vol 4 issue 8

Bionic batteries

5 May 2009
By Chris Edwards
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Lithium still rules in battery design but nano and biotechnologies could massively improve on what we have. E&T examines.

Things don't change quickly in battery design. The choice of materials to make better batteries is pretty limited and the core material - lithium - has been a feature of batteries with high energy densities for a long time already. The first lithium battery appeared in the early 1970s, although they were not rechargeable systems.

"Why lithium batteries?" asks Yi Cui of Stanford University rhetorically. "Well, lithium has the best energy density of all for batteries."

The problem for the battery industry is that, with arguably the best material already in place, improvements in energy storage come much more slowly than in the technologies that the batteries feed. "Compared with semiconductors, the improvement is not a whole lot. There has been a four-fold improvement in energy density over the past 150 years. The energy density improves only 8 per cent per year in terms of Watt-hours. And that is mainly through better packaging."

The key to a better battery, argues Cui, lies in the two electrodes. This is where there is potentially a greater choice in materials and the greatest room for improvement. Today's graphite electrodes have a reversible capacity of up to 370mAh/g. But other materials such as silicon, Cui reckons, can push that reversible capacity much higher, particularly for the cathode.

"Sulphur is a good choice for the cathode. How come the battery community has not used it yet?" Cui wonders aloud. The problem, he says, is the way that the electrode materials expand as the battery is charged and lithium ions are sucked into the structure.

"After one charge, you lose capacity and the materials start to break," explains Cui, adding that his proposed solution is to use nanowire structures. "They also see the volume expansion but they are small enough that they don't break."

The work so far has concentrated on replacing carbon with silicon in the electrode. Each silicon atom can combine with more and more lithium ions as the cell charges.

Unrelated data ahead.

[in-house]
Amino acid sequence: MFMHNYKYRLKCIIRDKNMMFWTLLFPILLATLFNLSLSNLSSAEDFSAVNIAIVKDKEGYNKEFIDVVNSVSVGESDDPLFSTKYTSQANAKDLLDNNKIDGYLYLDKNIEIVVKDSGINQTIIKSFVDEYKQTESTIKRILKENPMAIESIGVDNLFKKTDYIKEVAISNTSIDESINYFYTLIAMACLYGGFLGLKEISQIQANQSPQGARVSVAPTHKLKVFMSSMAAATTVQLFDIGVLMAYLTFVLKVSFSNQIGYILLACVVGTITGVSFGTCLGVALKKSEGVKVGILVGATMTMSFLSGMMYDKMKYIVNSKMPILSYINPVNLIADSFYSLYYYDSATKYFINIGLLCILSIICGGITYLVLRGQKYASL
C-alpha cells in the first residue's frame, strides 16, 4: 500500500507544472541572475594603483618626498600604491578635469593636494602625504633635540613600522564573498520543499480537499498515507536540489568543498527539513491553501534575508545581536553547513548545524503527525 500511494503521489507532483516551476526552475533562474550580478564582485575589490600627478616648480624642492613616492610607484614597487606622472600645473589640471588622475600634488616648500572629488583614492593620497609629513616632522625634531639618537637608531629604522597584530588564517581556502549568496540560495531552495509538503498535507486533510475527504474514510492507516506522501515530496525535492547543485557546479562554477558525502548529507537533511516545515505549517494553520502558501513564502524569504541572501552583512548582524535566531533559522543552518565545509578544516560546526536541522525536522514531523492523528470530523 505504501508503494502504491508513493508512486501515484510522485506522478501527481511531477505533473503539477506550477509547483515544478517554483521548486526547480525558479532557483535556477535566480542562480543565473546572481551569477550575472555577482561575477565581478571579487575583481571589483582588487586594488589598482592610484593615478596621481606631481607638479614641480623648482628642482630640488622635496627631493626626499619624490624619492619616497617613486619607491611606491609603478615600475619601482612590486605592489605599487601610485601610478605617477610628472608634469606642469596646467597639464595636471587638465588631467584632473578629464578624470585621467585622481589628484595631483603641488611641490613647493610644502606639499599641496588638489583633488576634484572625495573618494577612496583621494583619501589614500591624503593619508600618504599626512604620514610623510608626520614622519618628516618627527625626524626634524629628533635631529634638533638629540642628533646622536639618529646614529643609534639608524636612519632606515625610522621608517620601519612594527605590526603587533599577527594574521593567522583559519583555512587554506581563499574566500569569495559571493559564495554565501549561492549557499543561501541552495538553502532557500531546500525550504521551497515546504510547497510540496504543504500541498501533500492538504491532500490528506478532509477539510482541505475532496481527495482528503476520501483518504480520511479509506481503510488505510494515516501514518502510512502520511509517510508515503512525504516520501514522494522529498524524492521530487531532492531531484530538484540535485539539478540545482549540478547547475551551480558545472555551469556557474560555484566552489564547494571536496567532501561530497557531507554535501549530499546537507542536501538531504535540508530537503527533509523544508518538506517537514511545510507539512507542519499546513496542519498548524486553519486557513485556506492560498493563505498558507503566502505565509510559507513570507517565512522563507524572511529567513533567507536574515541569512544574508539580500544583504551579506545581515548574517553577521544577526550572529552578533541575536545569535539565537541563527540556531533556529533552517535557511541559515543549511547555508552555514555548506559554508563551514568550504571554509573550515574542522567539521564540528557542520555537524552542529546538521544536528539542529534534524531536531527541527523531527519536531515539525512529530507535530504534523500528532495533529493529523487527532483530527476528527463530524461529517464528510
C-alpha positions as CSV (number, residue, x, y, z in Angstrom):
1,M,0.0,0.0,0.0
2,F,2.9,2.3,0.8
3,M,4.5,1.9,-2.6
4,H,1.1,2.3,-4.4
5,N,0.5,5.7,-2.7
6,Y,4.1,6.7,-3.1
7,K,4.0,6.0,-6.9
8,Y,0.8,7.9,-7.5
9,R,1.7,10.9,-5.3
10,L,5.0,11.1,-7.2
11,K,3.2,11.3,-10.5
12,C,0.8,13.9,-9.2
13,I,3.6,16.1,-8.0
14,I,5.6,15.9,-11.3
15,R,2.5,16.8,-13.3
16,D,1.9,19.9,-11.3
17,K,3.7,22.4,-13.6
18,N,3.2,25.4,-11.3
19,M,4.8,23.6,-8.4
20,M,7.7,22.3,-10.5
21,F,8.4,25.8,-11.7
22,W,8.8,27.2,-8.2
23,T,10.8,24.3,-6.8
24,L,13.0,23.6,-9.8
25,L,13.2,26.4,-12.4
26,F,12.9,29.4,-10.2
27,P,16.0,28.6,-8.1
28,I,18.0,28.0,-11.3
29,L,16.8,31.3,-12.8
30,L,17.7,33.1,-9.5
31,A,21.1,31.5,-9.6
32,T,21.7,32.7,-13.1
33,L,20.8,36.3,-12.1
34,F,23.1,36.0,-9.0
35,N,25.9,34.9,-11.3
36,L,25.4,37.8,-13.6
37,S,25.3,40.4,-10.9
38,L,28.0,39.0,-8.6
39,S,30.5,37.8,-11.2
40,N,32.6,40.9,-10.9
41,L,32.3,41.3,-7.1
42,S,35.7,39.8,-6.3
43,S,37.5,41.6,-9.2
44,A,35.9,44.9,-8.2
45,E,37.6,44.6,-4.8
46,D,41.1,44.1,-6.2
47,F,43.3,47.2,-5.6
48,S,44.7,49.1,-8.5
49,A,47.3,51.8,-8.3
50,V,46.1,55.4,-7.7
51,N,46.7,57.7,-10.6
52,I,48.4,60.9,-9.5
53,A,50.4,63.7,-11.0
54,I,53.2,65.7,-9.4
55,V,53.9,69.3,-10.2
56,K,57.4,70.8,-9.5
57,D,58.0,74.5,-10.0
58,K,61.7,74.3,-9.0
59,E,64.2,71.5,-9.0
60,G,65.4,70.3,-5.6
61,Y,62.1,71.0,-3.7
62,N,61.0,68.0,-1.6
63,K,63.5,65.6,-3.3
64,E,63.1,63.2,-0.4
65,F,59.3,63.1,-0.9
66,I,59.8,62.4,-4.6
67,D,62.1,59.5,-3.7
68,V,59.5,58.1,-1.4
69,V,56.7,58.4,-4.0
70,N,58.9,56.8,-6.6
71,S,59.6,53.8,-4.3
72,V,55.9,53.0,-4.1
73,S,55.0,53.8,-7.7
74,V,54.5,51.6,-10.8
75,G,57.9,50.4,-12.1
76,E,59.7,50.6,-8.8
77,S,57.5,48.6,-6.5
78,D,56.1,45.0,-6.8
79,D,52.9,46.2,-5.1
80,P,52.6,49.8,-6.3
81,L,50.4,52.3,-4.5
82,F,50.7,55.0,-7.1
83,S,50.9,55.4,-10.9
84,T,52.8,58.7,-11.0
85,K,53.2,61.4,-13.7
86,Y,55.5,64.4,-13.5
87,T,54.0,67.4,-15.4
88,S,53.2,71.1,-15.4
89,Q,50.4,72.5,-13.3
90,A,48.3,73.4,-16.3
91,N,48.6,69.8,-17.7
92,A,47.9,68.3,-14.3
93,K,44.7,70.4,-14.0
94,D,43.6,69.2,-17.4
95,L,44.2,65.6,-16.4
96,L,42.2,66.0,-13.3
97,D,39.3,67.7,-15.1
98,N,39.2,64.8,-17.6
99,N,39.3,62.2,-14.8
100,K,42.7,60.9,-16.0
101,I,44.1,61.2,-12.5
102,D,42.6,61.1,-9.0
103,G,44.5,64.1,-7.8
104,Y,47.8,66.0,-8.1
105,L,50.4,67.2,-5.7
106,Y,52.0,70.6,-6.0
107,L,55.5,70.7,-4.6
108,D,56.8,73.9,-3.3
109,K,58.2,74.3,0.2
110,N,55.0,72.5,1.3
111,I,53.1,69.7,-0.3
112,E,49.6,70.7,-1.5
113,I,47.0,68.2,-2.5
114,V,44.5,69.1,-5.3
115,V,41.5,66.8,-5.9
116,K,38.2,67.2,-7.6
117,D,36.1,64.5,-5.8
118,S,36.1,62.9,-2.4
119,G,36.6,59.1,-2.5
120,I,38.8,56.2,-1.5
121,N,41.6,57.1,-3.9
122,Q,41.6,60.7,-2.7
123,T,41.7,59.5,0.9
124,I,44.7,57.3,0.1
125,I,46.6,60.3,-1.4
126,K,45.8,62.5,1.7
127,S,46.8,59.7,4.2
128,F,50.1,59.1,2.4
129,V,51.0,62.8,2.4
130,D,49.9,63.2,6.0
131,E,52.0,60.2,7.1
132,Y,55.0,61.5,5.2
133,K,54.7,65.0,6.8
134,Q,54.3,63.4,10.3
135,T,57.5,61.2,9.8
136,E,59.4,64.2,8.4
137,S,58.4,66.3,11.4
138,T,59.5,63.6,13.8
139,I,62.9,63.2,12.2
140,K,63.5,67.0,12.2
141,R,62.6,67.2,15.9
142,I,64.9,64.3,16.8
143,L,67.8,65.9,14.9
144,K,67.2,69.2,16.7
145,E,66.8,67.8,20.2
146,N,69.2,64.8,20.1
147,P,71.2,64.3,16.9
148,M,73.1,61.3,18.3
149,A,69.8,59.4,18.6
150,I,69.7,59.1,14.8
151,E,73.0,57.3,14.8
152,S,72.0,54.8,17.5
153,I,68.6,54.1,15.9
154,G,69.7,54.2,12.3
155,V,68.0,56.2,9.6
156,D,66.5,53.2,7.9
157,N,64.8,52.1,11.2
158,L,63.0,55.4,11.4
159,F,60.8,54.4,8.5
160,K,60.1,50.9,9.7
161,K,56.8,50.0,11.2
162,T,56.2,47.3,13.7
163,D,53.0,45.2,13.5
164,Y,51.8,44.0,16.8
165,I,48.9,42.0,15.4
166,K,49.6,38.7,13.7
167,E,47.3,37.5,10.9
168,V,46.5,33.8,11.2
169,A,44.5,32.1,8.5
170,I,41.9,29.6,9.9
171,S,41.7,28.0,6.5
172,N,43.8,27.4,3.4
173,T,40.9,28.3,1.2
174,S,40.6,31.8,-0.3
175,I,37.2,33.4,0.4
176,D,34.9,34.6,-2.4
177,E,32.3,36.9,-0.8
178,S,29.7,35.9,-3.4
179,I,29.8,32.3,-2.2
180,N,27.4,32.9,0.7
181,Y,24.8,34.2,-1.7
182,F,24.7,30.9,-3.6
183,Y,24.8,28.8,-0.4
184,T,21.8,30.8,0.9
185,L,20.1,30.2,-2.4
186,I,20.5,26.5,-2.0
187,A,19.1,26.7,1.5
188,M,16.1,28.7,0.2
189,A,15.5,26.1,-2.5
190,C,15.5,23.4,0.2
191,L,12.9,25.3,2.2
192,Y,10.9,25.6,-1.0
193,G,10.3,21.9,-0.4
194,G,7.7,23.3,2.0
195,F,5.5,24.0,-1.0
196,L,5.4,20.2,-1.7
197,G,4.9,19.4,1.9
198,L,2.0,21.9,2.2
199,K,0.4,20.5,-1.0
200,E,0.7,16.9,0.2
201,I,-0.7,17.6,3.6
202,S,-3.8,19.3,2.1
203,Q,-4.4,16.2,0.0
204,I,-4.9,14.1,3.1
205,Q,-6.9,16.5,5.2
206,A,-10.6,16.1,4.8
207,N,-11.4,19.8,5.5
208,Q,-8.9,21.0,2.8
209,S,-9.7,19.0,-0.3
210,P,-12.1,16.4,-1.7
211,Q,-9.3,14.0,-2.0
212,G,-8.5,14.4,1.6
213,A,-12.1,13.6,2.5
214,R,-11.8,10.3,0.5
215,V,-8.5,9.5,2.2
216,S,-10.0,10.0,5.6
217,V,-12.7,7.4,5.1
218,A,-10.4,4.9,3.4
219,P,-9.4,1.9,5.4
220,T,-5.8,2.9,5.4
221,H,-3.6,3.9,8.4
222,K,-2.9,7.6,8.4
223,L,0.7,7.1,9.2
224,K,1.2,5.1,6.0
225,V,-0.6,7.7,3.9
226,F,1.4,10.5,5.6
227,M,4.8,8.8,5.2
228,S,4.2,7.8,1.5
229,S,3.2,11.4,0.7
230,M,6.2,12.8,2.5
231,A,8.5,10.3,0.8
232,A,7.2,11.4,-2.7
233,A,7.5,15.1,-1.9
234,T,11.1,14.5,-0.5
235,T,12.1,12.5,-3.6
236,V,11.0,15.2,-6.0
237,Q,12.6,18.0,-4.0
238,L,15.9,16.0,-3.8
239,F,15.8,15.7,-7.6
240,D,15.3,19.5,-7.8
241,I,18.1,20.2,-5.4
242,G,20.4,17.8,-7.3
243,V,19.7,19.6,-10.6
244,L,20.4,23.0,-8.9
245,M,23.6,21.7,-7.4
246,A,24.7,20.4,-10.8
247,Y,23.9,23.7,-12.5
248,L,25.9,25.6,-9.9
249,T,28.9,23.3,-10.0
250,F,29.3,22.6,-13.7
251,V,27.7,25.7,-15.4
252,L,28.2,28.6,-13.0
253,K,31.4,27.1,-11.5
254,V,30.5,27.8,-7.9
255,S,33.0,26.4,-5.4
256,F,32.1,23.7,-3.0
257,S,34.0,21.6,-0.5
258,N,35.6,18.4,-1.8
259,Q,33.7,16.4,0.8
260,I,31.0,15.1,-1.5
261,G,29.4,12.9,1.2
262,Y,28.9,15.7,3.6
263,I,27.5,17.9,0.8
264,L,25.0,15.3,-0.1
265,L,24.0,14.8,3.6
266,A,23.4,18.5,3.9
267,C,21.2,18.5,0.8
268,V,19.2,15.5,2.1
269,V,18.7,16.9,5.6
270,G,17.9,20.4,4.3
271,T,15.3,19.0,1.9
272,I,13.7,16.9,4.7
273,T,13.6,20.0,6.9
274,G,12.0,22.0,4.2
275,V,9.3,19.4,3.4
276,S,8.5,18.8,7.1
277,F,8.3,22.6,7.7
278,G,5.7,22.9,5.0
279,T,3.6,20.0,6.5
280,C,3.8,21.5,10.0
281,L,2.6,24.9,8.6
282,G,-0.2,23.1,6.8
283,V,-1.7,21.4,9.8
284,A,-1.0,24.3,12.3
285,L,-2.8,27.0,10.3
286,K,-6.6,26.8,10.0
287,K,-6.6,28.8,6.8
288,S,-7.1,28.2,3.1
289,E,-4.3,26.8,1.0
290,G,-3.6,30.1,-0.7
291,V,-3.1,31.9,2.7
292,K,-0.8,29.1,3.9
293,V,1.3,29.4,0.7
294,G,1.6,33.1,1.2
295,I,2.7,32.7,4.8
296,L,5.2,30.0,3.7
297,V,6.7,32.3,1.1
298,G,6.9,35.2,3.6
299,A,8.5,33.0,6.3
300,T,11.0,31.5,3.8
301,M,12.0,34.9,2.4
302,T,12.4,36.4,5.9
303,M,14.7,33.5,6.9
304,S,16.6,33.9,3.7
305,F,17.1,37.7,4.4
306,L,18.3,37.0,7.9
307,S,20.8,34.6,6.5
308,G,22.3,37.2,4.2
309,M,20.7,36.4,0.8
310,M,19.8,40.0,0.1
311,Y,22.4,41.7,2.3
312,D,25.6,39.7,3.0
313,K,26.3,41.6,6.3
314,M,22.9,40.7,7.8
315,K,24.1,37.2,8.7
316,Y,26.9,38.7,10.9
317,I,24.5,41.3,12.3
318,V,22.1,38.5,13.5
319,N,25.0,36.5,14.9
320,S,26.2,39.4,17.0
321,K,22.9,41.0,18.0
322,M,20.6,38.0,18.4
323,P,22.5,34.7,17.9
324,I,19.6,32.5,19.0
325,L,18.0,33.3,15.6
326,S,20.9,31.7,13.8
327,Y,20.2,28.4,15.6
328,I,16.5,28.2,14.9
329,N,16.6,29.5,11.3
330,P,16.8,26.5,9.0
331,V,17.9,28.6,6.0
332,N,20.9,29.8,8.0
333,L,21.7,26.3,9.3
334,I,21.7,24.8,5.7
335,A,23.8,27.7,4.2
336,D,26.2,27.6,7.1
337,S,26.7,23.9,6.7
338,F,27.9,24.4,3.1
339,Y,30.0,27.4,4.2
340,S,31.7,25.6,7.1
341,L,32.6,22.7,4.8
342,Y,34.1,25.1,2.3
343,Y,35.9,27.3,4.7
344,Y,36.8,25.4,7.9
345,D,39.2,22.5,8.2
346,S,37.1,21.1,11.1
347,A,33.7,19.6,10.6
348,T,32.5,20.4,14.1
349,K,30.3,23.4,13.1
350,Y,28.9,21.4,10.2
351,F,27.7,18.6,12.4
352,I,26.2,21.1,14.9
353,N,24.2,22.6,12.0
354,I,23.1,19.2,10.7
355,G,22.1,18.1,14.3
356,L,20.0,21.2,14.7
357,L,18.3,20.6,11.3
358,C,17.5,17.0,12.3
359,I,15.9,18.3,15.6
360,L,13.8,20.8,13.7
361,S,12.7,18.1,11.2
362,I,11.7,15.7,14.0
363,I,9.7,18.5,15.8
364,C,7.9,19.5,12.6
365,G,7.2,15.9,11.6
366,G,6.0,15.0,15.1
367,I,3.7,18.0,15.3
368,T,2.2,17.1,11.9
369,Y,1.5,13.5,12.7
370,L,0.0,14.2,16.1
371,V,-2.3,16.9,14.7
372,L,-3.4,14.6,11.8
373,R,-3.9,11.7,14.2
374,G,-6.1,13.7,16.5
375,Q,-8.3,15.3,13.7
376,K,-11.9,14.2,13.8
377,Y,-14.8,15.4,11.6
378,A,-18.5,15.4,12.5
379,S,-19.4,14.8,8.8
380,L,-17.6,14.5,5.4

"There is a dramatic change in nanowire width, but they don't break," Cui claims. "The nanowires start as single crystals but as they combine with the lithium, part of the structure becomes amorphous. And after cycling, the nanowire remains amorphous.

"Another thing we find is that when you take the lithium out, the nanowire shrinks a little but it doesn't come all the way back. It means that there are a lot of pores in the nanowires. They allow the electrolyte ions to come in faster."

Seeing this happen, Cui's team considered what might happen if they moved to a two-layer structure. Build a crystalline core for stability and then coat with an amorphous form of silicon. "The single-crystal phase in the core remains intact and retains core stability. You can charge the battery extremely quickly this way."

Cui claims it is possible to charge a battery in less than 10 minutes using the nanowire electrodes. The charging capacity currently approaches 1000mAh/g, "which is already three times higher than [graphite] powder. Replacing carbon with silicon alone can almost double the capacity of the battery. We don't need to use high-purity silicon - certainly not solar grade. And there is plenty of silicon to make batteries."

A further benefit of a silicon-electrode battery may be safety, an important consideration when batteries keep getting recalled because some suddenly catch fire. "I believe silicon may be safer than carbon. The charging potential is slightly higher than that of carbon. This prevents lithium dinitride forming, which can cause shorts and explosions. And silicon produces sand when it burns; carbon produces CO2 gas."

The challenge now is to find a material for the negative electrode, Cui says, although the silicon electrode shows enough promise to start thinking about commercialisation. "The main obstacle now is scaling up to production," he claims, as well as safety testing.

Using conventional chemical vapour deposition techniques, similar to those used in chipmaking, Cui's team can grow nanowires at the rate of 10┬Ám per minute, which is fast enough for making batteries commercially.

Biology: Viruses that build batteries